How to Repair a BMW Brake Disc
Like the brakes of your bicycle, your brake disc or rotor makes use of a caliper that squeezes the brake pads against the axle of your wheel, which slows their movement down. Meanwhile, the unmoving tires and their rubber traction on the road will do the rest in stopping your ride. With that said, here's what you need to do in case your brake disc is busted, warped, or significantly compromised:
Difficulty Level: Moderate
What You'll Need
- Brake spray
- Various wrenches
- Heavy rubber mallet
- Turkey baster or siphon
- Jack stands and tire chocks
- Large C-clamp to depress the caliper
- Wheel removal tools such as jack and lug wrench
- Rust buster spray if rotor is rusted to wheel axle plate
Step 1:Put your car on jack stands to hoist it up then remove the wheel. Put wheel chocks on the other wheels to keep the car from rolling. Once you gain access to the disc, check it for signs of damage to see if it needs replacement. If the rotor is thinning out or has track marks on it, that indicates the need to replace it post-haste. If the disc is smooth and level to the outside rim edges, it's fine and it's probably the brake pads that need replacement.
Step 2: Draw the brake fluid out using a siphon of some sort (or a turkey baster) from the master cylinder. Leave the cap off and remove a third of the fluid. Put it in a clean container for possible reuse.
Step 3:Compress the caliper with the C-clamp by placing one side of the clamp onto the caliper's interior side and the other end on the exterior side. Tighten the clamp by hand to depress the caliper. Keep an eye on the level in the master cylinder to avoid overflow.
Step 4:Remove the caliper by unbolting its bolts. Replace the pads along with the rotor itself to ensure smooth uncompromised braking every time. Pad removal should be done carefully if you wish to reuse or recycle them.
Step 5:If you can't set the caliper out of your way in a stable position, hang it somewhere with wire without twisting or disturbing the brake fluid line. Don't depend on the fluid line to hold the caliper up because it could get damaged itself.
Step 6:Pull the disc towards you. If it doesn't slide off smoothly, it might have some rusty edges. You might have to spray it with rust buster, tap the edges of the brake disc with a mallet, or twist hard then pull the rotor back until it comes loose.
Step 7:Slip your new rotor into place to replace your compromised stock rotor. Make sure it's placed against the axle plate and seated all the way back. Place the pads and discs within the caliper properly. Tighten the bolts of the caliper.
Step 8:Use brake spray to clean the brake disc and any leftover rust and debris from the previous rotor. Don't wipe the fluid off. Let it evaporate on its own. Make sure the rotor's surface is free of oil too.
Step 9:Put the wheel back on and do the same steps in removal and replacement of the other rotor on the same axle. Fill the master cylinder with brake fluid (whether a new fluid or the fluid you siphoned earlier).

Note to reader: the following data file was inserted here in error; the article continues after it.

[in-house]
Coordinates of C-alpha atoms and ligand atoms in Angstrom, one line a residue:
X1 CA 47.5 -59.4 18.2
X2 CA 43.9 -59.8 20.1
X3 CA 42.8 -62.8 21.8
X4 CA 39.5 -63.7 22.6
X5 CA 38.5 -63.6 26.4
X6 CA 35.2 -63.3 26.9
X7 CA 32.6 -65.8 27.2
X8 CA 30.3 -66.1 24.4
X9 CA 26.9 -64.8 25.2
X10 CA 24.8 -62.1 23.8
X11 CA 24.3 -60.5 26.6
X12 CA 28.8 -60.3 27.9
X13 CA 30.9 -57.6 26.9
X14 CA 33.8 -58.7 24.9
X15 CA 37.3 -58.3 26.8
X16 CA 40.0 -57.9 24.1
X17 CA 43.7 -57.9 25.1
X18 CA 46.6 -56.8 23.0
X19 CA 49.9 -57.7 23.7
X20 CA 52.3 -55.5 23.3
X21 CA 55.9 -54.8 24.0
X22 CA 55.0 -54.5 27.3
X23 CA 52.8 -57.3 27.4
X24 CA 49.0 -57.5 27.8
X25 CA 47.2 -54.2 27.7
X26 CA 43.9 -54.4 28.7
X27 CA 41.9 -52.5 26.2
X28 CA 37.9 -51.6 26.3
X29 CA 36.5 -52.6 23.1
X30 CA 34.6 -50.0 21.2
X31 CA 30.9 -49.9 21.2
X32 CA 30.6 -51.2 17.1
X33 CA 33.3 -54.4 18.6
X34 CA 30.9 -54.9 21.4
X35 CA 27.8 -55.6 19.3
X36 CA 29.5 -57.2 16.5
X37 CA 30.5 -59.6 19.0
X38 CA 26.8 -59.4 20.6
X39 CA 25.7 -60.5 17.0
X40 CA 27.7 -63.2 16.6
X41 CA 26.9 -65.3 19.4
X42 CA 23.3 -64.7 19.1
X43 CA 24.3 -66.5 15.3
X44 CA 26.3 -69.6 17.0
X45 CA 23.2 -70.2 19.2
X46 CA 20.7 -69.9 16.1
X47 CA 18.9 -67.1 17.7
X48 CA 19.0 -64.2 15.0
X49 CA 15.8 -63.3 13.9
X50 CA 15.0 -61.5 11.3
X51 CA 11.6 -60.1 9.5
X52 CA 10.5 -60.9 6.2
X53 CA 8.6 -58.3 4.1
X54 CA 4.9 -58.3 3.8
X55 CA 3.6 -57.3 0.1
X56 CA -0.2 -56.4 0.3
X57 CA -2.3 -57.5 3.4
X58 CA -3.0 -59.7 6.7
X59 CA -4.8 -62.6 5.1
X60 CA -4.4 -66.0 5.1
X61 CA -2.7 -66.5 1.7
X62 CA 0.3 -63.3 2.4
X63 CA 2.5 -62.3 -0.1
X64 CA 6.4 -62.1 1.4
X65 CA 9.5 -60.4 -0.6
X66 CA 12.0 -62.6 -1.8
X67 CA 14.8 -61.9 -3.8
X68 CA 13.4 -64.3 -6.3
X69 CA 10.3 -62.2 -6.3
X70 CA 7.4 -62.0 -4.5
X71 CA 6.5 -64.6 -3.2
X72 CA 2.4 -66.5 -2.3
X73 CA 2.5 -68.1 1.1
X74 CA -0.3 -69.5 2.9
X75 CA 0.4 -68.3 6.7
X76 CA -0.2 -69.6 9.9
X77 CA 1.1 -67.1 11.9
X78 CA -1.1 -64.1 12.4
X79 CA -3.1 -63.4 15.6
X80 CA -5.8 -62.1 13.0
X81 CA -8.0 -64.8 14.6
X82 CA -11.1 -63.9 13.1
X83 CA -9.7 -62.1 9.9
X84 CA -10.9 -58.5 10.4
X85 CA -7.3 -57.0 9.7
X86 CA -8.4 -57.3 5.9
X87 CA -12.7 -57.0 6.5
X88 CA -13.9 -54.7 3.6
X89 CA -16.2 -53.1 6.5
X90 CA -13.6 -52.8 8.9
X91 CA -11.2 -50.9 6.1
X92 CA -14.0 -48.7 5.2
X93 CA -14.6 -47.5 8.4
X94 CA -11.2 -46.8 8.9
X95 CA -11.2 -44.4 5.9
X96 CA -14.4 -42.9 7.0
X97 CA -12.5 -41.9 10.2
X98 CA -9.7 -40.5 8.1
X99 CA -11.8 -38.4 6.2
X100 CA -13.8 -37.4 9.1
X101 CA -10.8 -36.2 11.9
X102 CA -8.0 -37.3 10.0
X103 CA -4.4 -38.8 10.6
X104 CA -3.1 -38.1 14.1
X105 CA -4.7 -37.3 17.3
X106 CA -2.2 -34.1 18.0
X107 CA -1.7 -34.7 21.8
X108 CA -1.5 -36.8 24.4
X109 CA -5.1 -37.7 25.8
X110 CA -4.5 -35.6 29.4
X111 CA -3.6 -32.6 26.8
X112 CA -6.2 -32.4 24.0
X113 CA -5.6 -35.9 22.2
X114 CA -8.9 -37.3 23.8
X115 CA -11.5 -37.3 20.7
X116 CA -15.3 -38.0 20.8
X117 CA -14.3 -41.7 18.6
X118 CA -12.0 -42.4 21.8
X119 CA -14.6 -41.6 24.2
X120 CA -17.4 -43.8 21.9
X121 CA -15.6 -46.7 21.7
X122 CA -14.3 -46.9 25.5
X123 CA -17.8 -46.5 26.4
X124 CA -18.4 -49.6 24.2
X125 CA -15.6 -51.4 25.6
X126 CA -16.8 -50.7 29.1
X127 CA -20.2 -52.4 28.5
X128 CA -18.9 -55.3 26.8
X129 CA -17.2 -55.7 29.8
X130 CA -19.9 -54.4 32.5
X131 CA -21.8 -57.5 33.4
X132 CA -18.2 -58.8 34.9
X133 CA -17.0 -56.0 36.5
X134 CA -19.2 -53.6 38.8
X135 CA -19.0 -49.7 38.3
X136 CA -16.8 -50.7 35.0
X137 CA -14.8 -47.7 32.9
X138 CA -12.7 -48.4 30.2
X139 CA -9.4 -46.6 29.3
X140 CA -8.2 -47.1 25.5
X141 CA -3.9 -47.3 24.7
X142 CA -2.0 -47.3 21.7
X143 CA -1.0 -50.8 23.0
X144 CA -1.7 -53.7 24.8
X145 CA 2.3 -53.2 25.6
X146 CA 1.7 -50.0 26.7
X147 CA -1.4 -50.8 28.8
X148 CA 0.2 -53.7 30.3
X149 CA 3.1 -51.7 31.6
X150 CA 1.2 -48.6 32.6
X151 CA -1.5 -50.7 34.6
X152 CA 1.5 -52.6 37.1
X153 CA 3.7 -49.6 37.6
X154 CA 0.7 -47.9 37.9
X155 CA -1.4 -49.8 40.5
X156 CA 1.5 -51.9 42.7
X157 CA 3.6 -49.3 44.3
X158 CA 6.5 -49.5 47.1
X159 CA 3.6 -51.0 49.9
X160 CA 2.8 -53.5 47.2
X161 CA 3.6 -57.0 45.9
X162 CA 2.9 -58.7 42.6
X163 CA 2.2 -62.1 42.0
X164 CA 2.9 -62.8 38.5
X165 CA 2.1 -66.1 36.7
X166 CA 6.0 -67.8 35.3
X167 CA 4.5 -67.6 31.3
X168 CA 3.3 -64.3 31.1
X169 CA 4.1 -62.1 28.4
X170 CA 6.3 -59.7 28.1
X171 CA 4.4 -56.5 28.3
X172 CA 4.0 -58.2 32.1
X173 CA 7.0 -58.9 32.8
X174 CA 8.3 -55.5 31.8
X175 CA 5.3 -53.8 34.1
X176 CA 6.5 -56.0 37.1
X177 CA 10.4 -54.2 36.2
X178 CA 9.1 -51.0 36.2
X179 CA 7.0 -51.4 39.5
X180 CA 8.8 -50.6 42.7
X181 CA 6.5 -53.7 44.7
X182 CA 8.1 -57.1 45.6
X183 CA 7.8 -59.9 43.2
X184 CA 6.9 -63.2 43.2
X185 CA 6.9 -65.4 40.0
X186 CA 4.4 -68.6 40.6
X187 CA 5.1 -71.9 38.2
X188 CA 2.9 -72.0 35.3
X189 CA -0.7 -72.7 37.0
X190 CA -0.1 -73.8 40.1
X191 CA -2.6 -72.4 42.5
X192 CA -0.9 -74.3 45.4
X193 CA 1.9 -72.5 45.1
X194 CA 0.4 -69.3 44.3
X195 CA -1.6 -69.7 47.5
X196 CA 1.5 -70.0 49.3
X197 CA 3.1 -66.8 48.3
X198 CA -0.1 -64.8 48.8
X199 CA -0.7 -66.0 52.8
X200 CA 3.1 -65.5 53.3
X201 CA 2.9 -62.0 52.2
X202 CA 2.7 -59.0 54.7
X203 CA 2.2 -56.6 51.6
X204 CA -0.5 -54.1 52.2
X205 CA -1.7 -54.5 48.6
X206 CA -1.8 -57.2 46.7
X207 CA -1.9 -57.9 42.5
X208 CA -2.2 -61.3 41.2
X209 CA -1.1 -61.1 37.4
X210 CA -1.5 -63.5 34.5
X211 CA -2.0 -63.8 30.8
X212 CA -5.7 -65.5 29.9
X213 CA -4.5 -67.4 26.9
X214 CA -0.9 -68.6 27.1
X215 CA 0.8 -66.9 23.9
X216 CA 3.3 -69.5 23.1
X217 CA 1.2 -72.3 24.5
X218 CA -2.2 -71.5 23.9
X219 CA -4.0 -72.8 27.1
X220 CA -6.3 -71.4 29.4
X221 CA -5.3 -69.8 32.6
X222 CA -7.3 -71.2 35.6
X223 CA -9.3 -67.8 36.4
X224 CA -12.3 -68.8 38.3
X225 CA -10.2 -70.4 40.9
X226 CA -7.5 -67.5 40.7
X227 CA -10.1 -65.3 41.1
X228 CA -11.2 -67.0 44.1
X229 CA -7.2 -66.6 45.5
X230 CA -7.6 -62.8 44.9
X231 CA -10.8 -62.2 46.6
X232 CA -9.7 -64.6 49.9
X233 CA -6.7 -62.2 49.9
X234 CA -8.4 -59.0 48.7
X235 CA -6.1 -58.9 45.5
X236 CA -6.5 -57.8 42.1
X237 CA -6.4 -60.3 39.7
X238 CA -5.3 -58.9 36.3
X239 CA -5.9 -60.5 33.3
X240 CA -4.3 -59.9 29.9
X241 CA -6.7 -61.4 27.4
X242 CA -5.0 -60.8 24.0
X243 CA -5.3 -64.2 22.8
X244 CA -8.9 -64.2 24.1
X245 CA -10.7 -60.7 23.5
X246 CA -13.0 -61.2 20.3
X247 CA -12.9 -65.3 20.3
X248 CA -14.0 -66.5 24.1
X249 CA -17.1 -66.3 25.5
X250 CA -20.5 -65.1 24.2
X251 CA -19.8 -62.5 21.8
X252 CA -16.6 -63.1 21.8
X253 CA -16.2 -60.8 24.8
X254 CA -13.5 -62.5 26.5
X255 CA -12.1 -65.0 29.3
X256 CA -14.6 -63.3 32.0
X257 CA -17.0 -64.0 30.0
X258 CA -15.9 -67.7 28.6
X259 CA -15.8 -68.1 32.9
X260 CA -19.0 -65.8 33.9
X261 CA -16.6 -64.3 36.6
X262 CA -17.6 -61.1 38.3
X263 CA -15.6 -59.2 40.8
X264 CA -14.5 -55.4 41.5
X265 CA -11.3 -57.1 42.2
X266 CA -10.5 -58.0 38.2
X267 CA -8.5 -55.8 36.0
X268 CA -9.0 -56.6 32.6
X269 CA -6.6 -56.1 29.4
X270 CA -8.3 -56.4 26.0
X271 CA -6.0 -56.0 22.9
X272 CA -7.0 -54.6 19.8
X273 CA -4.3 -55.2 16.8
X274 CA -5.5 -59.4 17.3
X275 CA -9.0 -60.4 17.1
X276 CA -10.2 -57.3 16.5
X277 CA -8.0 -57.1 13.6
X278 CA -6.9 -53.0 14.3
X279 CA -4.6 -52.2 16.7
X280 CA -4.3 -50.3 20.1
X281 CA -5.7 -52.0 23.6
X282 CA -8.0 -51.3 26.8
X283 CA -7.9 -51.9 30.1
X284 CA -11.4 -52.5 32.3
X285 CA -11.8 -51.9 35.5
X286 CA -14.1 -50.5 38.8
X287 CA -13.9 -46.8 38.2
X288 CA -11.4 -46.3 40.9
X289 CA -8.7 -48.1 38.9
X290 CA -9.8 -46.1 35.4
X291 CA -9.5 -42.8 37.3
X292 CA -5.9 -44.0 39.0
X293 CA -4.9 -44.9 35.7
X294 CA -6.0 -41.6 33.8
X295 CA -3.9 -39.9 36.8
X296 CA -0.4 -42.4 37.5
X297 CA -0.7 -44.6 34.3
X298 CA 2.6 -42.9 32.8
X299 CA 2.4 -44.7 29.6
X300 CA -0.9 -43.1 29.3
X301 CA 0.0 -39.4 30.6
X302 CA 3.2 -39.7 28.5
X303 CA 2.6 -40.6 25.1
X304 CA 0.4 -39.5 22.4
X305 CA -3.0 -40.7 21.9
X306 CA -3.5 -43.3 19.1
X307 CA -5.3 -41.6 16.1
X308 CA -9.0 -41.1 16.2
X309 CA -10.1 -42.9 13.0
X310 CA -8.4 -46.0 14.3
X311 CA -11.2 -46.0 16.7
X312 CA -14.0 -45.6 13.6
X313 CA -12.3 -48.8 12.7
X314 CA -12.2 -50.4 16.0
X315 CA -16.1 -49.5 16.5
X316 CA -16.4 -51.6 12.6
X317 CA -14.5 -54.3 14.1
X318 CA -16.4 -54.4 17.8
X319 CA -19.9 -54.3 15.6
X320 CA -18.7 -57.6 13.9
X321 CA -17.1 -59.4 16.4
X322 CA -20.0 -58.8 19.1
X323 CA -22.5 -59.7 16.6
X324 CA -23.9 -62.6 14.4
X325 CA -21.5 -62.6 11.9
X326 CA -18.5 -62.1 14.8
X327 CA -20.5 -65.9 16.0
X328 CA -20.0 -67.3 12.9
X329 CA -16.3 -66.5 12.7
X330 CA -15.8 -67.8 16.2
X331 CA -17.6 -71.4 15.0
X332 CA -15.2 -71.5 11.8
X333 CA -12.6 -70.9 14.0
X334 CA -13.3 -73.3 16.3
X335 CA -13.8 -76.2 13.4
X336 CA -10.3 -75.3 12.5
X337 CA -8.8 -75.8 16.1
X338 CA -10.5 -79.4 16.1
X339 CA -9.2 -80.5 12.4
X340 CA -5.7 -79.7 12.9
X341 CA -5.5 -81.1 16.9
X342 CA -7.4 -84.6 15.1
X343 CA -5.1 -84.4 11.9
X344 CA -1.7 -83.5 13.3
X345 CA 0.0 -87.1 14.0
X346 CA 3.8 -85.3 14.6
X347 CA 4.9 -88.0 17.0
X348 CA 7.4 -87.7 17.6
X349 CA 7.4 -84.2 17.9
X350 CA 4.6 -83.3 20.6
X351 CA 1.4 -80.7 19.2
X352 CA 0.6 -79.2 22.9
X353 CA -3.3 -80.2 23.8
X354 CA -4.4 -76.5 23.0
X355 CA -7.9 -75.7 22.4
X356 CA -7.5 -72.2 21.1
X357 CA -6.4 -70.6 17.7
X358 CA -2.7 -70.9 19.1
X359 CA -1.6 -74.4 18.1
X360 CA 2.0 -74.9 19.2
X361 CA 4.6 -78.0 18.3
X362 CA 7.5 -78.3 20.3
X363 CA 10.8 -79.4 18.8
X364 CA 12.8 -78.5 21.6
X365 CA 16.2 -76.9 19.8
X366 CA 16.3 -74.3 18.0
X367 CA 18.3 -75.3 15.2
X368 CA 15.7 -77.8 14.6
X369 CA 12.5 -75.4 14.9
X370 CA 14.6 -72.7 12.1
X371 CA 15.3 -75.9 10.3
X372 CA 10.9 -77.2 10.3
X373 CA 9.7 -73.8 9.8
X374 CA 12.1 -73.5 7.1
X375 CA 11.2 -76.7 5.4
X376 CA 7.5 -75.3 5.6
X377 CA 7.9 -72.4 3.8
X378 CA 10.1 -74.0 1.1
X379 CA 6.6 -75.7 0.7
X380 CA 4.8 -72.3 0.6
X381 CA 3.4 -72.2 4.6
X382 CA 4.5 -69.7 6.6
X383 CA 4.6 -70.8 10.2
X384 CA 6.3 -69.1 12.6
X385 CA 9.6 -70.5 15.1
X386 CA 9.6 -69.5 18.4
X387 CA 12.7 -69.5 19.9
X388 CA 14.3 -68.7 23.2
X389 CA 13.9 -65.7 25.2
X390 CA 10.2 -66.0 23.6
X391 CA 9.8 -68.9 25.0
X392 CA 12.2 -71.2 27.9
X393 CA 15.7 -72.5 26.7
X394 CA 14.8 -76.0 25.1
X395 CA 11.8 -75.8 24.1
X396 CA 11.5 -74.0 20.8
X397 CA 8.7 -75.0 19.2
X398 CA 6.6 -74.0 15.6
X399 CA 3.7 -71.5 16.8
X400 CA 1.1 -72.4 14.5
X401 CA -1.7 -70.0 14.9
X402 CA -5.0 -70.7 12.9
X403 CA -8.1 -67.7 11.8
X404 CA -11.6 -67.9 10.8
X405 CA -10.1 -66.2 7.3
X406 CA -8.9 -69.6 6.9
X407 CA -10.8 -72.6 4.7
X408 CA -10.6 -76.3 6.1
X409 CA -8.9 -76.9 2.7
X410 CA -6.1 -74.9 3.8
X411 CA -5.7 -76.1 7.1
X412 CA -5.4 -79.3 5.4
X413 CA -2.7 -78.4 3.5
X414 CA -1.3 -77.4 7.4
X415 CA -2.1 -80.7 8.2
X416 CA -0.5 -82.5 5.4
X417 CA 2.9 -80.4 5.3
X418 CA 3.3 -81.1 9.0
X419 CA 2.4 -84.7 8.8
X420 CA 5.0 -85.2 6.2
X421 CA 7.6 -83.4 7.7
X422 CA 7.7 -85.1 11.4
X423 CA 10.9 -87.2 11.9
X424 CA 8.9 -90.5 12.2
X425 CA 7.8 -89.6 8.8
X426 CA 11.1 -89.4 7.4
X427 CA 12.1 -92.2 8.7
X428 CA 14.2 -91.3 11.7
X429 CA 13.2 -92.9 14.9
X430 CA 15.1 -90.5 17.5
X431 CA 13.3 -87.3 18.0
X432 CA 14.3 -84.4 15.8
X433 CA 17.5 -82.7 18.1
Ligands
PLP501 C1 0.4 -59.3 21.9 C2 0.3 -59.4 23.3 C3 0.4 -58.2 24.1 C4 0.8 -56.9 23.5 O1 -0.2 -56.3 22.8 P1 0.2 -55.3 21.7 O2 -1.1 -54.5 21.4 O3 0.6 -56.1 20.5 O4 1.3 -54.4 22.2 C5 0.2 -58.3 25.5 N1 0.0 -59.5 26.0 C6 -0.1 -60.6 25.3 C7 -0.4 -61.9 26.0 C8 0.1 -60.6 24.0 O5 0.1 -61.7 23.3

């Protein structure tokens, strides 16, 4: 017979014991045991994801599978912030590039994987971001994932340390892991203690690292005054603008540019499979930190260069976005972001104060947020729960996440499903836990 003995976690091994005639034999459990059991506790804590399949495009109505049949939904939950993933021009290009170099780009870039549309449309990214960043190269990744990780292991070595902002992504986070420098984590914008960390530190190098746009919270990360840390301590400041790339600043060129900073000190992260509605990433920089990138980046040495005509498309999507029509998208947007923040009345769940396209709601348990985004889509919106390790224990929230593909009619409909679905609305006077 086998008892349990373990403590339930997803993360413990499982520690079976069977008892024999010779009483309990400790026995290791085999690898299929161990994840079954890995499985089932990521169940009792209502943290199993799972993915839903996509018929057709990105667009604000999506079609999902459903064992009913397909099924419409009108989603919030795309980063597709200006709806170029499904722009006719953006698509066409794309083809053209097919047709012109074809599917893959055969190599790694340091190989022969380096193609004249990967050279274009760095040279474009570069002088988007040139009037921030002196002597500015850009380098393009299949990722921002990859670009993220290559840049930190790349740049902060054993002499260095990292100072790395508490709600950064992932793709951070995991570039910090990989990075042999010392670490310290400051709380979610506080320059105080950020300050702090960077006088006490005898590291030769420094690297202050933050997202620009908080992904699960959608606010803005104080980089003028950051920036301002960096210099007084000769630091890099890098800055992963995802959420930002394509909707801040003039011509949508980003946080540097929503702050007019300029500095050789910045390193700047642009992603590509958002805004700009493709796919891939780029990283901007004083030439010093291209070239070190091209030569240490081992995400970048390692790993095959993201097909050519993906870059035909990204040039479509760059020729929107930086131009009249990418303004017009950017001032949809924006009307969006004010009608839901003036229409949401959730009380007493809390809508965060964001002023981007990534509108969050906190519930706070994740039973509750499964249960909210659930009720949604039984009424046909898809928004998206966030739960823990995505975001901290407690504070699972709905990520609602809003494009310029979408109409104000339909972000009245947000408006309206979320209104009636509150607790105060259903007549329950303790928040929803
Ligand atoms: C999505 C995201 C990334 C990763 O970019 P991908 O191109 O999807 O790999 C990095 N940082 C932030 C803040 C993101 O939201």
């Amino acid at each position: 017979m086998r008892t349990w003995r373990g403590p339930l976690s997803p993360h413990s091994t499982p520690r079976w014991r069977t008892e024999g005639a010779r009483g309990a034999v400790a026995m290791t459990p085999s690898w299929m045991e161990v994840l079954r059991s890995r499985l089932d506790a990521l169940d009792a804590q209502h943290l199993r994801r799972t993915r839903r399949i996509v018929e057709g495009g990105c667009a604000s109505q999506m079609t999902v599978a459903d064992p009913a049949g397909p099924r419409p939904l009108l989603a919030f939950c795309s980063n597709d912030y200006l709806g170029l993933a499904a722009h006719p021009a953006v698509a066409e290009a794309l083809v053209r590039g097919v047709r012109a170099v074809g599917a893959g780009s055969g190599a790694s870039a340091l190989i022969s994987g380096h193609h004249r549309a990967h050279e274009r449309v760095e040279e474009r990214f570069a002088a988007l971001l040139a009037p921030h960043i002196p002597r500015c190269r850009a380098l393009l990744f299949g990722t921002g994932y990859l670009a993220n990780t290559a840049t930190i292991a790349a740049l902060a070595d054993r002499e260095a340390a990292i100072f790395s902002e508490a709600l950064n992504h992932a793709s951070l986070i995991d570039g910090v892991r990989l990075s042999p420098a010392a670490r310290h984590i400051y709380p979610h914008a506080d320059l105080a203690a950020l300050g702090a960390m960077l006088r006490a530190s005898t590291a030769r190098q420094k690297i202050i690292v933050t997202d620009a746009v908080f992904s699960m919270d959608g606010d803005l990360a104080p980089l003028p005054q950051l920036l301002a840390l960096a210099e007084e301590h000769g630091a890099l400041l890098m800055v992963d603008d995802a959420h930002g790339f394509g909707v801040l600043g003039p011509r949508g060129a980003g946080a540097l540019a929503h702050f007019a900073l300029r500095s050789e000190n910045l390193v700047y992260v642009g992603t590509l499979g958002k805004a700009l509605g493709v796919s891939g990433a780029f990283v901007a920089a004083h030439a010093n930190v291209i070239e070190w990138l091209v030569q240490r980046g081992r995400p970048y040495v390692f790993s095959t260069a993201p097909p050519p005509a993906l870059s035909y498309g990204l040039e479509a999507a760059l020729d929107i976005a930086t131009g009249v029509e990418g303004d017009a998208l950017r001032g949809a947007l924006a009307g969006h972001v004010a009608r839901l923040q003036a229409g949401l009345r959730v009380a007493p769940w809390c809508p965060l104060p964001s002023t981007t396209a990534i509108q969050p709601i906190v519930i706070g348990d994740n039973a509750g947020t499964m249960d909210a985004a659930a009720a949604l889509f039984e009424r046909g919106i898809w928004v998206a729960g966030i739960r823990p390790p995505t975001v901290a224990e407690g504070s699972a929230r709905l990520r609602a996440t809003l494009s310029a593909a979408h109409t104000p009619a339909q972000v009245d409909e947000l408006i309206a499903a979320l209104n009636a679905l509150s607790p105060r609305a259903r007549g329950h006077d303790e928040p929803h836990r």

Brembo Brake Disc
Designed to provide your car with the right amount of stopping power, the Brembo brake disc is made of special cast iron with increased carbon content to provide just the right amount of friction that your vehicle needs to stop. The high carbon also pulls double duty to reduce unwanted noise and vibrations--keeping things quiet even in the toughest binds. With Easy Check, a driver can readily check for wear and tear with a glance--two holes drilled onto the surface vanish after repeated use. Add to that Brembo's patented pillar venting technology (PVT)--on vented rotors only--which are designed with longevity in mind. PVT improves cooling capacity, and significantly increases resistance to heat cracking by up to 40%. As with all other products in their line, Brembo's brake disc is certified by TUV (the prestigious German technical testing association) for compliance with all necessary global compliance standards. This disc also comes with a comprehensive 2-year or 12,000 mile warranty.
Zimmerman Brake Disc
The Zimmerman Coated Brake Disc is carefully crafted and designed to be both OE-equivalent in quality and direct-fit in installation. High carbon content in this product makes it both more silent in operation and less prone to damaging heat build-up. It is coated with proprietary Zimmermann coating to stop the formation of rust at the vulnerable hub, and to add a little visual flair as well--no need to remove coating before mounting. The body of the disc itself is hewn out of high tensile strength gray cast iron for improved durability of the actual disc itself. Carefully machined and balanced, the Zimmermann brake disc is guaranteed to perform up to expected braking standards for a long time. As with all German products, this brake disc meets and passes all necessary quality assurance standards including ISO 9001 and TUV certifications. Additionally, all Zimmermann brake discs come with a limited one-year or 12,000-mile warranty.
Balo Brake Disc
Balo brake discs are designed to meet the exacting standards of luxury brands like Mercedes Benz and BMW. Made from high-tensile, high-quality cast iron, these brakes are designed to be durable and long lasting. Undergoing meticulous machining via a Blanchard grinder, these brakes have a leveled, parallel surface that is far less prone to warping than other brake pads made the traditional way. Balo brake discs also incorporate more carbon in their construction to make them more resistant to thermal cracking and scoring when put under the extreme pressures of driving. This carbon also increases the friction coefficient up to 40%, giving you superior stopping power in every situation. With all the industry-required certifications from ISO 9001 and TUV, plus a hefty limited 1 year or 12,000 mile warranty, Balo brake discs are sure to serve their function for a very long time.